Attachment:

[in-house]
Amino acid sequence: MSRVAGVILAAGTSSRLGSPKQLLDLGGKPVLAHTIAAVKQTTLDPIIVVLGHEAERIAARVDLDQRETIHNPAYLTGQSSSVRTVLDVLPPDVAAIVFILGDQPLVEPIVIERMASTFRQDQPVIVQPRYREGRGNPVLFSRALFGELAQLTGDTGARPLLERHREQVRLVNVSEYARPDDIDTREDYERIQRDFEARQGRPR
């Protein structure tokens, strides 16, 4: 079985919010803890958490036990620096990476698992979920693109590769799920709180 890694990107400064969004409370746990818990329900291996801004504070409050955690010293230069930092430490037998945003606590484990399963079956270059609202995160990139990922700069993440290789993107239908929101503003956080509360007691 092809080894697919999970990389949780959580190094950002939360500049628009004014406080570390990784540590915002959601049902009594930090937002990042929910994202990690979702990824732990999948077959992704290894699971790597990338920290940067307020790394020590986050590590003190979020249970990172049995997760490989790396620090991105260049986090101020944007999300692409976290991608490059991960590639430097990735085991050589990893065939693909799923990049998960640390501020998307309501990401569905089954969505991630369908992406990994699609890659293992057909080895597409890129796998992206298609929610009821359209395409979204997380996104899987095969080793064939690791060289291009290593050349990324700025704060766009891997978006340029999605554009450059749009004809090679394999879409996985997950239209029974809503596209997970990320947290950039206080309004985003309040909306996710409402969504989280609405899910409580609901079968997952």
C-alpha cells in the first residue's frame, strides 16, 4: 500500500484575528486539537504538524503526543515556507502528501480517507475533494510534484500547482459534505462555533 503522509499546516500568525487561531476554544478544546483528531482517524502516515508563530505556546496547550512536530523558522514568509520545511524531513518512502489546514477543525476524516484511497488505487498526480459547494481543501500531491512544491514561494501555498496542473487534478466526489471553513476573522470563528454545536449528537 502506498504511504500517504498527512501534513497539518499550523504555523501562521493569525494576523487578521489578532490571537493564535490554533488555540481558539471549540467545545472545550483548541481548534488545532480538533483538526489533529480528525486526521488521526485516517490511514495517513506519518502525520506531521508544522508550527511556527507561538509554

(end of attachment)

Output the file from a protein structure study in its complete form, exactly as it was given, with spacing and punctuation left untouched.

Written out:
[in-house]
Amino acid sequence: MSRVAGVILAAGTSSRLGSPKQLLDLGGKPVLAHTIAAVKQTTLDPIIVVLGHEAERIAARVDLDQRETIHNPAYLTGQSSSVRTVLDVLPPDVAAIVFILGDQPLVEPIVIERMASTFRQDQPVIVQPRYREGRGNPVLFSRALFGELAQLTGDTGARPLLERHREQVRLVNVSEYARPDDIDTREDYERIQRDFEARQGRPR
């Protein structure tokens, strides 16, 4: 079985919010803890958490036990620096990476698992979920693109590769799920709180 890694990107400064969004409370746990818990329900291996801004504070409050955690010293230069930092430490037998945003606590484990399963079956270059609202995160990139990922700069993440290789993107239908929101503003956080509360007691 092809080894697919999970990389949780959580190094950002939360500049628009004014406080570390990784540590915002959601049902009594930090937002990042929910994202990690979702990824732990999948077959992704290894699971790597990338920290940067307020790394020590986050590590003190979020249970990172049995997760490989790396620090991105260049986090101020944007999300692409976290991608490059991960590639430097990735085991050589990893065939693909799923990049998960640390501020998307309501990401569905089954969505991630369908992406990994699609890659293992057909080895597409890129796998992206298609929610009821359209395409979204997380996104899987095969080793064939690791060289291009290593050349990324700025704060766009891997978006340029999605554009450059749009004809090679394999879409996985997950239209029974809503596209997970990320947290950039206080309004985003309040909306996710409402969504989280609405899910409580609901079968997952």
C-alpha cells in the first residue's frame, strides 16, 4: 500500500484575528486539537504538524503526543515556507502528501480517507475533494510534484500547482459534505462555533 503522509499546516500568525487561531476554544478544546483528531482517524502516515508563530505556546496547550512536530523558522514568509520545511524531513518512502489546514477543525476524516484511497488505487498526480459547494481543501500531491512544491514561494501555498496542473487534478466526489471553513476573522470563528454545536449528537 502506498504511504500517504498527512501534513497539518499550523504555523501562521493569525494576523487578521489578532490571537493564535490554533488555540481558539471549540467545545472545550483548541481548534488545532480538533483538526489533529480528525486526521488521526485516517490511514495517513506519518502525520506531521508544522508550527511556527507561538509554